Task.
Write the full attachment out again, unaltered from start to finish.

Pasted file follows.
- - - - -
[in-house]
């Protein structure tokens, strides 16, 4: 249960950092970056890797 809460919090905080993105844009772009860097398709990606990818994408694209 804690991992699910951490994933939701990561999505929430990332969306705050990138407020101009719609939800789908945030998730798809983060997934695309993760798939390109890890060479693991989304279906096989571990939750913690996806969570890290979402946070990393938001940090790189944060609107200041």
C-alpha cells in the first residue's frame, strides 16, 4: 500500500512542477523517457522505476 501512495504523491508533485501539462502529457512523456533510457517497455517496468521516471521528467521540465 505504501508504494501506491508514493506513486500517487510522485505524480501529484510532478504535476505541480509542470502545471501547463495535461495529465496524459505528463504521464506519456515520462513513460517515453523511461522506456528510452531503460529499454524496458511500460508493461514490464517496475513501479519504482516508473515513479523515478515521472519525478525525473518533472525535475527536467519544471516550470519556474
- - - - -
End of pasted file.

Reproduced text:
[in-house]
């Protein structure tokens, strides 16, 4: 249960950092970056890797 809460919090905080993105844009772009860097398709990606990818994408694209 804690991992699910951490994933939701990561999505929430990332969306705050990138407020101009719609939800789908945030998730798809983060997934695309993760798939390109890890060479693991989304279906096989571990939750913690996806969570890290979402946070990393938001940090790189944060609107200041």
C-alpha cells in the first residue's frame, strides 16, 4: 500500500512542477523517457522505476 501512495504523491508533485501539462502529457512523456533510457517497455517496468521516471521528467521540465 505504501508504494501506491508514493506513486500517487510522485505524480501529484510532478504535476505541480509542470502545471501547463495535461495529465496524459505528463504521464506519456515520462513513460517515453523511461522506456528510452531503460529499454524496458511500460508493461514490464517496475513501479519504482516508473515513479523515478515521472519525478525525473518533472525535475527536467519544471516550470519556474